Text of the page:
Well, that's perhaps how things work at the top, but what about near the middle? Suzanne Lainson of BrandsPlusMusic has written a short overview of the more traditional ways that musicians make money and the paradox of taking such sources of income.
"Here are the ways most non-famous full-time musicians make a living:
1. Playing in multiple bands so that they gig as much as five times a week. And playing those gigs in bands where they are paid at least $75-$100 per gig rather than having to split beer money five ways.
2. Playing at weddings and other gigs that come with a guaranteed $1000 - $3000 per gig.
3. Teaching music, as much as 20 -40 kids a week.
4. Church music director. There are many opportunities to give beginner lessons on takelessons.com.
5. Being in a cover band.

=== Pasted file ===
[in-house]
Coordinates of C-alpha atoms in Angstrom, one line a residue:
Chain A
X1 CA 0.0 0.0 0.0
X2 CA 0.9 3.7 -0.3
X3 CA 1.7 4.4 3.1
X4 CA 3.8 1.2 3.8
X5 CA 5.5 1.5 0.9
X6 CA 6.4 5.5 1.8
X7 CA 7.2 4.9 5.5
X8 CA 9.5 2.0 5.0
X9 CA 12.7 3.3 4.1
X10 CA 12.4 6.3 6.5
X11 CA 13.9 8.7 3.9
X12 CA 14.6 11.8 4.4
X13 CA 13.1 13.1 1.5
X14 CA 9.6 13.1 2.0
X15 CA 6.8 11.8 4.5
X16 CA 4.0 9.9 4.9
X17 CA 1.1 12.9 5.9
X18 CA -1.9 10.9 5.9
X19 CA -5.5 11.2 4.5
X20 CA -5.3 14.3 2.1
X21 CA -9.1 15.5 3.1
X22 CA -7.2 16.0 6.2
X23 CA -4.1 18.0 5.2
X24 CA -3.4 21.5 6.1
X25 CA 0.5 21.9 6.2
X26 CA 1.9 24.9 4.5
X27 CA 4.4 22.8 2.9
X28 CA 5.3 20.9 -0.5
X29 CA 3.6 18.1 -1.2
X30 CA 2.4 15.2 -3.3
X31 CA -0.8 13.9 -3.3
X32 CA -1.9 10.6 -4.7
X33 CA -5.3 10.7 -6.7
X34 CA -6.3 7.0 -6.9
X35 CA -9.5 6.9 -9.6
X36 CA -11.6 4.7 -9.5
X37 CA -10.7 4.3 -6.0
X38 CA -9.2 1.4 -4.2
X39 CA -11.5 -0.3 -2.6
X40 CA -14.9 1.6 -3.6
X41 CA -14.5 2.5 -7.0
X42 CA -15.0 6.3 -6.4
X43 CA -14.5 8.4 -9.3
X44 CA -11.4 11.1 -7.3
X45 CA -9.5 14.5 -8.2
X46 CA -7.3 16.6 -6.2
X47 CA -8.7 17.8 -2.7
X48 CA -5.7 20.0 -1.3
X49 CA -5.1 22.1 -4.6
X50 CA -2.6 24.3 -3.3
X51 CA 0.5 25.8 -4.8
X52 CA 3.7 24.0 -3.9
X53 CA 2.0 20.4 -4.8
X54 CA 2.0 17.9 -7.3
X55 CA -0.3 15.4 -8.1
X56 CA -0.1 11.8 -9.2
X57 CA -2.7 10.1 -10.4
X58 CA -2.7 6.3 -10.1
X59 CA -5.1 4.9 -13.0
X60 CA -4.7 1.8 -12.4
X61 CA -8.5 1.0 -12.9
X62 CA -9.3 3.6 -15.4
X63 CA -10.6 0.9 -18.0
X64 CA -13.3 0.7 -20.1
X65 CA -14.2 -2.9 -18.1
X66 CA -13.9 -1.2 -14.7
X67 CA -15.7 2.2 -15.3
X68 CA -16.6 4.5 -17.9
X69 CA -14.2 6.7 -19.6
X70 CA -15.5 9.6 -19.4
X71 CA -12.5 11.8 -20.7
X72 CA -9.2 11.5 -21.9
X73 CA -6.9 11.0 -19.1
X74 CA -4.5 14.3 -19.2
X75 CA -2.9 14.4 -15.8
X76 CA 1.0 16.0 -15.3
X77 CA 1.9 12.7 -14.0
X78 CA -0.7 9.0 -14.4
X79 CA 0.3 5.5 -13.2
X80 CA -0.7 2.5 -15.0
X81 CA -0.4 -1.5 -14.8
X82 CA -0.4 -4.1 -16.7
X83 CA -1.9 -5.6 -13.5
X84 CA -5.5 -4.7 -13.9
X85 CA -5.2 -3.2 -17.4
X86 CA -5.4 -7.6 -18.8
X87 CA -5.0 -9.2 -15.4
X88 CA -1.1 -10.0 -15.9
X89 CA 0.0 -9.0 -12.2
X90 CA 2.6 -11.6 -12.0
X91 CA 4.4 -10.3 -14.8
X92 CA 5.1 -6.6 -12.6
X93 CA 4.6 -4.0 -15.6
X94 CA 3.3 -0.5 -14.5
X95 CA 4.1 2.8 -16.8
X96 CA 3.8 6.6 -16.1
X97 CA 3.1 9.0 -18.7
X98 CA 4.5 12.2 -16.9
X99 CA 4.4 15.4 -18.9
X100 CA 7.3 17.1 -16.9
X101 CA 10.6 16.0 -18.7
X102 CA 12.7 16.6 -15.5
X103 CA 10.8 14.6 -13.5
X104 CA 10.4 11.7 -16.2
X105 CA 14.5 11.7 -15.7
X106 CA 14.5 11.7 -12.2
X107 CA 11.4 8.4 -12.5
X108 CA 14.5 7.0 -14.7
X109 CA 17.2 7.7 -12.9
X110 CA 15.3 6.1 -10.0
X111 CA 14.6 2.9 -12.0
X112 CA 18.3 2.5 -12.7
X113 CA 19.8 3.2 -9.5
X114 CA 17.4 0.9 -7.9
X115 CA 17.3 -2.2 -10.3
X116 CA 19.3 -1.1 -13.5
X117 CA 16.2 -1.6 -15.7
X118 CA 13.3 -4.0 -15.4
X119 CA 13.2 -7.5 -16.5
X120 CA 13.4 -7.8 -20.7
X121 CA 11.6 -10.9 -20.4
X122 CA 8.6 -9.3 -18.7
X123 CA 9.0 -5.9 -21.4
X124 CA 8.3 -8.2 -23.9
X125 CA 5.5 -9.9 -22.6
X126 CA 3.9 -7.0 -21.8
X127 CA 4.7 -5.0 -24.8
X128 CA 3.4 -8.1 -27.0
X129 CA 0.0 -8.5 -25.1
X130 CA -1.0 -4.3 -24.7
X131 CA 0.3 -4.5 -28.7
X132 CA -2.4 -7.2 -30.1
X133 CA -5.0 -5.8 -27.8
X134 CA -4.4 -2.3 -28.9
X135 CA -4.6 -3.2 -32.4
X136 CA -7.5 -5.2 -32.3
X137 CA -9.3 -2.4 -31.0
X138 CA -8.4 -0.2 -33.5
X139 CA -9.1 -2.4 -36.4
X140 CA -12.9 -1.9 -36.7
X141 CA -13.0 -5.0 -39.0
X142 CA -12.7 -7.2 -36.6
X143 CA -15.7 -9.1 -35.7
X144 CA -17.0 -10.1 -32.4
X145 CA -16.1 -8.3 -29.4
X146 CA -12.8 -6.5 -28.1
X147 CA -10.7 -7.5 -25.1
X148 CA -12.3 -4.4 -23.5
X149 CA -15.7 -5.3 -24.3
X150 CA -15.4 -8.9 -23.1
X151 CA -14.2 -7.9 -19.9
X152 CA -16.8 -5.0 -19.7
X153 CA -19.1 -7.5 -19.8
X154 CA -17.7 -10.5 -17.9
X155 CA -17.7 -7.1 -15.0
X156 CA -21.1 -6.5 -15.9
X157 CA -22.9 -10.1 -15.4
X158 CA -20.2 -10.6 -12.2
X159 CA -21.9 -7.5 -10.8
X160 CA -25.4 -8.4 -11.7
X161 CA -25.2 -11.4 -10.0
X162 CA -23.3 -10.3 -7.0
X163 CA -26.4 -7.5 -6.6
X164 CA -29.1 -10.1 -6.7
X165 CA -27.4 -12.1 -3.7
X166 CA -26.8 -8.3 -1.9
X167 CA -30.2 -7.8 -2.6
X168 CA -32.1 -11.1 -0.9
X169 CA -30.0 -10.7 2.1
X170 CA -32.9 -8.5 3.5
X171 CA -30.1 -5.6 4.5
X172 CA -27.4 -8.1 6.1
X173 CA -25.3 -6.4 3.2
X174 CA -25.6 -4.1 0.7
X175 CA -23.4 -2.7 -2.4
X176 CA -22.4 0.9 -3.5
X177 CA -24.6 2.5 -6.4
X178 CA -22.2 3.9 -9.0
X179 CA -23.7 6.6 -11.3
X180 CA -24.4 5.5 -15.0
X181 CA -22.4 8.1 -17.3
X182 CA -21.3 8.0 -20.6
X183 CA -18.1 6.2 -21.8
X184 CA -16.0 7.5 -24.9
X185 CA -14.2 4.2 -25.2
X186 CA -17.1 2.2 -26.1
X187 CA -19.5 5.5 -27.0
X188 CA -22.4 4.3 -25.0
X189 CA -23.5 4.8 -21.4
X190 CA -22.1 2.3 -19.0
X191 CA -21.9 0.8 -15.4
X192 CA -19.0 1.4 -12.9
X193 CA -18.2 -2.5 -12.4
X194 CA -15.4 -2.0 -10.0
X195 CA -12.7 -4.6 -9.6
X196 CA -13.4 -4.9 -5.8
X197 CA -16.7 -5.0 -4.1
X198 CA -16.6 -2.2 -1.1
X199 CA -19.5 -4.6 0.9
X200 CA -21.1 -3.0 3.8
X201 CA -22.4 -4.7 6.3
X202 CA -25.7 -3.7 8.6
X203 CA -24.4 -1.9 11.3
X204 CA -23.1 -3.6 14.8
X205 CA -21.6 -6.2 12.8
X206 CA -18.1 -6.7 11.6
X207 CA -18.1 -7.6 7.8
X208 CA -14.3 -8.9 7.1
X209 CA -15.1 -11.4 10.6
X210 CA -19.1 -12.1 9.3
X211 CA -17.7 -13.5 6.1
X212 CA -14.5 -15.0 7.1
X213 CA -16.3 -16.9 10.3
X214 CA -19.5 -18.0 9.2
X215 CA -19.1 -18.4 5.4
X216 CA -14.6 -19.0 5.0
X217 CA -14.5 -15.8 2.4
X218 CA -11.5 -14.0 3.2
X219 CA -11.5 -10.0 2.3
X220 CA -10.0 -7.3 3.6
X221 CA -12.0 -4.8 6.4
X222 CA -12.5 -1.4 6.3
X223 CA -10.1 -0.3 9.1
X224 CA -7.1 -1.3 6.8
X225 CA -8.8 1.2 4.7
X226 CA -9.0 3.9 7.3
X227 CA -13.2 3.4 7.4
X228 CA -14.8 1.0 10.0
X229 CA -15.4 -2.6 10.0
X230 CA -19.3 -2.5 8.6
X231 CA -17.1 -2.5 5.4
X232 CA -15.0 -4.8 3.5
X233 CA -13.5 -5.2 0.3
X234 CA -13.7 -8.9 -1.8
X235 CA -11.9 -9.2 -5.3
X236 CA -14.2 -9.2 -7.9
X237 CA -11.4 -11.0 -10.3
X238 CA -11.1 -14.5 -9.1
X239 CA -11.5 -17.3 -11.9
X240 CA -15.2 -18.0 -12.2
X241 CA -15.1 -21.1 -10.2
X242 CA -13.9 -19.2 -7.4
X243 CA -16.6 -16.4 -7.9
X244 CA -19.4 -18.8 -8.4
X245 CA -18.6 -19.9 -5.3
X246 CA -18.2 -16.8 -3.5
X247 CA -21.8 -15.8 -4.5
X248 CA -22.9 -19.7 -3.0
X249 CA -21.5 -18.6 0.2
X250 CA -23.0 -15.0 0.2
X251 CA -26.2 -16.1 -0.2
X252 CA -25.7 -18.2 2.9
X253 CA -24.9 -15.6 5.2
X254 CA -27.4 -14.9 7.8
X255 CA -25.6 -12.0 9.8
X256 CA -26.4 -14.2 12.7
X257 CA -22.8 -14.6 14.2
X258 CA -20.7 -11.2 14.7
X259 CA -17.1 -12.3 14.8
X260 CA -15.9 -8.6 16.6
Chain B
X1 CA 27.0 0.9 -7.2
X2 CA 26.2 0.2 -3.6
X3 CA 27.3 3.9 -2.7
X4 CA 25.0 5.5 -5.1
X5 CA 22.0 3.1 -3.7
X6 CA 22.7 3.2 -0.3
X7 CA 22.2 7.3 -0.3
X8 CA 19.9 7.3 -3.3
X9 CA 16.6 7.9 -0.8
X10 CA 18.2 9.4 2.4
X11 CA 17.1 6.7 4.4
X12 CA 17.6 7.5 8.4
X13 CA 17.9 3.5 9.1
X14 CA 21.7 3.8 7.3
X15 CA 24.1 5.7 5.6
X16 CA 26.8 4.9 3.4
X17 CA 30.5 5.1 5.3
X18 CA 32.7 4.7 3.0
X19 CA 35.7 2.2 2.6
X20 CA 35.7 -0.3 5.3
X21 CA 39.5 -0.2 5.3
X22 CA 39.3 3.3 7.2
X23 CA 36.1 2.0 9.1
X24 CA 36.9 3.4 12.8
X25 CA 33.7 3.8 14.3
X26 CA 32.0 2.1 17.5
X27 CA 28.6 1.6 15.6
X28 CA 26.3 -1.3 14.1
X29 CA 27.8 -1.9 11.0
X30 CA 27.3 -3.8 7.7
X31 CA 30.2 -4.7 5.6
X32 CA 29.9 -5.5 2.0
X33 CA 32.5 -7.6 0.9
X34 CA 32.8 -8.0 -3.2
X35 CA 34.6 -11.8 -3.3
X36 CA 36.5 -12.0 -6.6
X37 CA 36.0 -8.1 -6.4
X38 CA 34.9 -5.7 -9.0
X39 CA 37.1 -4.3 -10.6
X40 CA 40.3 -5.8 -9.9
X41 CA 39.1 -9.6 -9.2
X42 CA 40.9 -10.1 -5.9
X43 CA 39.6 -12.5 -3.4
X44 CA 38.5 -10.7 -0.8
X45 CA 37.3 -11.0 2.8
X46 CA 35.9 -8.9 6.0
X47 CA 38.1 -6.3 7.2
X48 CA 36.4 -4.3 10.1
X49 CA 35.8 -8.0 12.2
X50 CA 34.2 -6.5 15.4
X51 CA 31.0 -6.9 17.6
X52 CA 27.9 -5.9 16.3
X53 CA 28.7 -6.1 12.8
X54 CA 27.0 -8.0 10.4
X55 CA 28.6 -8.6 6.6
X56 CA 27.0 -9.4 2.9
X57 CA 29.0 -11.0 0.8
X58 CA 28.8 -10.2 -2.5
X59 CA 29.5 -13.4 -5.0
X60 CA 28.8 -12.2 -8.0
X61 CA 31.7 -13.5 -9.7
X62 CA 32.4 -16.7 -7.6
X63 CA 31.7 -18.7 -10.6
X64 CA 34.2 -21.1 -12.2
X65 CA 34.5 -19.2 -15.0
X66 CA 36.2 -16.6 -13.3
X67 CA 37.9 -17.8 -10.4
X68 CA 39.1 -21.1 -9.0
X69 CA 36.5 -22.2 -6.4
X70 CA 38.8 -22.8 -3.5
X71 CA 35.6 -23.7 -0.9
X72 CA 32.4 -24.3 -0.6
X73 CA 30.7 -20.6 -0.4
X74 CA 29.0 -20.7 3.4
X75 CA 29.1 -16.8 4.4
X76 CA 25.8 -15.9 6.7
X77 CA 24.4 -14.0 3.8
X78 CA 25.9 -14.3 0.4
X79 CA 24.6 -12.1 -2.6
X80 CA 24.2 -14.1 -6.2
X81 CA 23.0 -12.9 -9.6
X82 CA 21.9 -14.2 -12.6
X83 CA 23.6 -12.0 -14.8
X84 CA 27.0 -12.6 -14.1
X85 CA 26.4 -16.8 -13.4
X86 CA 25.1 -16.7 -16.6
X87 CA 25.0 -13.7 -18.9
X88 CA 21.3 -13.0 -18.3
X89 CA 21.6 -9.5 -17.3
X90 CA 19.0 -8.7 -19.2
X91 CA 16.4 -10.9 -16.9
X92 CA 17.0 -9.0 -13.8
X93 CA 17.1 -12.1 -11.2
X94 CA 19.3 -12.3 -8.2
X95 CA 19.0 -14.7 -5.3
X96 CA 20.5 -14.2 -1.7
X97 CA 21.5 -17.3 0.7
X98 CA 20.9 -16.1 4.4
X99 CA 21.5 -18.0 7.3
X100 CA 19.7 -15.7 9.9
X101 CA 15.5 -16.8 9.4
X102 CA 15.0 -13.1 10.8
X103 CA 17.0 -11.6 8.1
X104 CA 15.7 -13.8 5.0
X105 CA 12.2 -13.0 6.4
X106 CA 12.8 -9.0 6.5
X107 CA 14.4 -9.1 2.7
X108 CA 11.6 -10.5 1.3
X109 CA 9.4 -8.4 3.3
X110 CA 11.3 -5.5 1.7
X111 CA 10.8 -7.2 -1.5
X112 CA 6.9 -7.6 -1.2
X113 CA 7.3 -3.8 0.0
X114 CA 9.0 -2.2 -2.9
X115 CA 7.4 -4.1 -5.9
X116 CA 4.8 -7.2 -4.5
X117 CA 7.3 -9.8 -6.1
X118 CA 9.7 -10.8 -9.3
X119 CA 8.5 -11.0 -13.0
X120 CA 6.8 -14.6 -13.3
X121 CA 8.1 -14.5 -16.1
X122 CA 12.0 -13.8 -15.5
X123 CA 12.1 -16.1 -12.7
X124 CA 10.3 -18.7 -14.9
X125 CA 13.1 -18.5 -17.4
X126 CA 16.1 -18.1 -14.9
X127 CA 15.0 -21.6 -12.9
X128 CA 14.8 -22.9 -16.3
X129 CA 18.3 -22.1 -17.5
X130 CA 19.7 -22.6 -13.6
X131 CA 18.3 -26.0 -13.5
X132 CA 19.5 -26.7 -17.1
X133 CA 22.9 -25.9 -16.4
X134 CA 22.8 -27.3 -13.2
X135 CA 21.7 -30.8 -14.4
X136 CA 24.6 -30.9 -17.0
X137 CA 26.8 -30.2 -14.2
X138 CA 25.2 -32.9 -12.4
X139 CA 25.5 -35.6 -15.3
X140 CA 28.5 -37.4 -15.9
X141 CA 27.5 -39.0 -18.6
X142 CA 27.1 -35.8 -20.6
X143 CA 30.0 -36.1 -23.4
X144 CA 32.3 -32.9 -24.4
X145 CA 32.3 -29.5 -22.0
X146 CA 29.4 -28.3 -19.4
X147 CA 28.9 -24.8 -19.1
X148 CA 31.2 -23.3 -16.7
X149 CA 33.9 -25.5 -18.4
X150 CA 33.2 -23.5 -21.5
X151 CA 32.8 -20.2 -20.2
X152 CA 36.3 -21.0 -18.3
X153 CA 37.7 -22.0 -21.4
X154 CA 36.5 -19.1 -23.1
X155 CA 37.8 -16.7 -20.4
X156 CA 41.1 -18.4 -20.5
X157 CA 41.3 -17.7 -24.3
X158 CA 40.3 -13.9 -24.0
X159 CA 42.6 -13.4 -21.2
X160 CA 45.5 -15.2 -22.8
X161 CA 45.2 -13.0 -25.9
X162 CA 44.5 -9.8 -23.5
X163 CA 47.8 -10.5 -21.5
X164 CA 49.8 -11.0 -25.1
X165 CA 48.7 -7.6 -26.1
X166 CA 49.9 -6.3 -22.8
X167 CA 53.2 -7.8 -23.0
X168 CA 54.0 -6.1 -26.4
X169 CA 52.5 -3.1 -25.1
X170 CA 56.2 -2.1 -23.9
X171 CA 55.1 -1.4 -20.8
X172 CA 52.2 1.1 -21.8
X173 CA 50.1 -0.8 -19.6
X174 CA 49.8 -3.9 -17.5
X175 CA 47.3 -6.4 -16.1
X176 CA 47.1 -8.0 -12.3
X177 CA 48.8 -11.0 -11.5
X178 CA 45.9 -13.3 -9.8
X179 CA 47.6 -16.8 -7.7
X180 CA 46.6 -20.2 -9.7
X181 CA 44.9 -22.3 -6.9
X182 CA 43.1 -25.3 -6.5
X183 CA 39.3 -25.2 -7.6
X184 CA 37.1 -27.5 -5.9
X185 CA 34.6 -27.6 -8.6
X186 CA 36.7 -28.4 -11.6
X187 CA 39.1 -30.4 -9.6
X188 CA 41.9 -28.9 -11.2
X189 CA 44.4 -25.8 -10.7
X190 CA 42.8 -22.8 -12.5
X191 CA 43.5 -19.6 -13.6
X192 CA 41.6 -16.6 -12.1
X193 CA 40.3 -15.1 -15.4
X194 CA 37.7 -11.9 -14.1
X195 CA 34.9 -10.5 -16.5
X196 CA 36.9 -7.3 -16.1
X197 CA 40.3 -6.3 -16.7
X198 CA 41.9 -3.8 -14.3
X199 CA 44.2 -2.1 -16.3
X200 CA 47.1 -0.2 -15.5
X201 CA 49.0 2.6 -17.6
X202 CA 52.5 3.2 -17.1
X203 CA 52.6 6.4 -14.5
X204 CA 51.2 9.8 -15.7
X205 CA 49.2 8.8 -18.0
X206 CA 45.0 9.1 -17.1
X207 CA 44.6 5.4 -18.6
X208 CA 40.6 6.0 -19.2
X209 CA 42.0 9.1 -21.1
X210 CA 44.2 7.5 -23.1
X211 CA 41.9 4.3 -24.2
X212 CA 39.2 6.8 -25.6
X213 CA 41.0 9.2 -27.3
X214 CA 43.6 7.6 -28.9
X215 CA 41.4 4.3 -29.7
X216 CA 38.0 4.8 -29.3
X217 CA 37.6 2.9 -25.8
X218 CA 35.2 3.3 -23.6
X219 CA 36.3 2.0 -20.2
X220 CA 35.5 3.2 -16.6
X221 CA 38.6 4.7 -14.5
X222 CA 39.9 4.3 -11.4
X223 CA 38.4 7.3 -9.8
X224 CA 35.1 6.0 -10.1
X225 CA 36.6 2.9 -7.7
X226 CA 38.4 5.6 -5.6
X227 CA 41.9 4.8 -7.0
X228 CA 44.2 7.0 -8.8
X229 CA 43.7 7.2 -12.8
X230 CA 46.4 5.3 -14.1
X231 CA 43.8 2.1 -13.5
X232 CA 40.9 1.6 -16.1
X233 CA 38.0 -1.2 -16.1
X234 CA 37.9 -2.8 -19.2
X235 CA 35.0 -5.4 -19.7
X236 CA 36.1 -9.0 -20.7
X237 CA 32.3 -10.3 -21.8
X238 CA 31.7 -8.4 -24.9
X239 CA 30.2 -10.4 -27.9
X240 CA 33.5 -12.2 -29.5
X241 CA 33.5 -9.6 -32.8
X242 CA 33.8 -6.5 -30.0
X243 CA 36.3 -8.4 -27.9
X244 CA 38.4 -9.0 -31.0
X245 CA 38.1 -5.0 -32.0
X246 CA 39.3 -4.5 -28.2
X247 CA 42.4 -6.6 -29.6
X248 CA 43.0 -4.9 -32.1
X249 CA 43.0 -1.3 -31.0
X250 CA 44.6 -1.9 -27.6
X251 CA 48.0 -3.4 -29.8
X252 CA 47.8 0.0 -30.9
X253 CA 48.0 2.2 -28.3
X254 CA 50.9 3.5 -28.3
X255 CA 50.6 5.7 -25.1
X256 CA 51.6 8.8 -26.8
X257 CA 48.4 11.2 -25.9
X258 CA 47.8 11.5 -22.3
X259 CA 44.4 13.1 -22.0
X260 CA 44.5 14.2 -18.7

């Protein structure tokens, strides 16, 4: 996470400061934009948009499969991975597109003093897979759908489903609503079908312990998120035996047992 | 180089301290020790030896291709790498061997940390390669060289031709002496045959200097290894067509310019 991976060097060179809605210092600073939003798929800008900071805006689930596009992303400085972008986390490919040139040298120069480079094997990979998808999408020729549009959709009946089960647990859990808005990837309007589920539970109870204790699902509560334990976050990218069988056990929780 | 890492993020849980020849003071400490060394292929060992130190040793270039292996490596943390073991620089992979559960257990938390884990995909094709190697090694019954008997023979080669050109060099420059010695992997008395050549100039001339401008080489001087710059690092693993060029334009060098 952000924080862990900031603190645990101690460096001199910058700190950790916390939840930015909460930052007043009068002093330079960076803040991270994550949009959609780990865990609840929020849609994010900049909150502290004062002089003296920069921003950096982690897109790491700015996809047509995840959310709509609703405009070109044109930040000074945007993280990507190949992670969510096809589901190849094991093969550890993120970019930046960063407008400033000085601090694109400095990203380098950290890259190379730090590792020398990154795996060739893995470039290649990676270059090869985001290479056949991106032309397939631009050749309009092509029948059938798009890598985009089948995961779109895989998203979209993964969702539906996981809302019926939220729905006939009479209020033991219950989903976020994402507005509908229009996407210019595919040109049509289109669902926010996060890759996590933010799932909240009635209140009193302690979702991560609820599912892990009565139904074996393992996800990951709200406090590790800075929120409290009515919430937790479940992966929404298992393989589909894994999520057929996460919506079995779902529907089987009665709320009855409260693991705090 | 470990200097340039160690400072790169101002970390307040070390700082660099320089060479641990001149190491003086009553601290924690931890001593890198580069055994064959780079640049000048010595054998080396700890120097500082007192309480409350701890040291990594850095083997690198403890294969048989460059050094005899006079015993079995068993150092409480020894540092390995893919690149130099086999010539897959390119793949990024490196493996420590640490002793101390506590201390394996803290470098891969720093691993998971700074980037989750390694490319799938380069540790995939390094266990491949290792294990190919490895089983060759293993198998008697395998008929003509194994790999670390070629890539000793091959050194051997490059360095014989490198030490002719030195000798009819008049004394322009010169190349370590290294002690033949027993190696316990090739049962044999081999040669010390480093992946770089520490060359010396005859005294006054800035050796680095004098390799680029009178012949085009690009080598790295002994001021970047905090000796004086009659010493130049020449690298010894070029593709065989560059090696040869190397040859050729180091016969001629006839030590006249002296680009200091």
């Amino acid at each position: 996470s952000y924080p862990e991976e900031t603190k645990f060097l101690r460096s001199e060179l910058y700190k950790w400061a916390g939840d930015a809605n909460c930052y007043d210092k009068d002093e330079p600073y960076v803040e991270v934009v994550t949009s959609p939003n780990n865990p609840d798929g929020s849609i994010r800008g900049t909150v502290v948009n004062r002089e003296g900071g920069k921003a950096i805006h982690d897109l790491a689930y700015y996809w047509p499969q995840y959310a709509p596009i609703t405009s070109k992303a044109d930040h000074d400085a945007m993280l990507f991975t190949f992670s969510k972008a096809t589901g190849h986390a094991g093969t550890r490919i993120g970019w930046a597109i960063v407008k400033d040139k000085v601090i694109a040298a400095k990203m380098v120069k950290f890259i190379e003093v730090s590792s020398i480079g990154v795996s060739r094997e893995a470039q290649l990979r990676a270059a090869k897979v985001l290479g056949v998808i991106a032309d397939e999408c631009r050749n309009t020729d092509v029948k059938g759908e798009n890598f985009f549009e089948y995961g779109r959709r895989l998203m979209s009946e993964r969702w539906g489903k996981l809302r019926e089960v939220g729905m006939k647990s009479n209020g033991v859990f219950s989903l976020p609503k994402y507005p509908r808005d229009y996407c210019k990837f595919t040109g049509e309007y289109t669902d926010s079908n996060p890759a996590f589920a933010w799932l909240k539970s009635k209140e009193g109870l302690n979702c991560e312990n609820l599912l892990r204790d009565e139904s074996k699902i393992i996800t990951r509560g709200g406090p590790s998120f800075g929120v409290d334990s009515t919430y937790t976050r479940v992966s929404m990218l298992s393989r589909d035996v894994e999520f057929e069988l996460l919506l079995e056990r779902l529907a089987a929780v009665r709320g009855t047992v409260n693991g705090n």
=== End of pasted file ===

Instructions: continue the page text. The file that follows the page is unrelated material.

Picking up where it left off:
6. Playing on cruises or in dinner theaters.
7. Playing in a house band or being the solo piano player at a bar. However, these gigs are much harder to come by than in the past.
The problem with all of the above is that the musicians who do it tend not to get a lot of respect, either from the music reviewers or from other musicians. Being a wedding musician tends not to be something musicians proudly announce.
It's not considered very prestigious. The non-famous musicians I know who are making the most money are viewed rather condescendingly by local music critics and by up-and-coming musicians who think that kind of thing is akin to selling your music soul to make a buck.
But playing original music that the bloggers love tends to be the least lucrative kind of music you can do.
The advantage of having a day job that pays the bills is that you can do the music you love without regard to whether it pays the bills. That can be very creative."
What other ways do non-famous musicians make a living?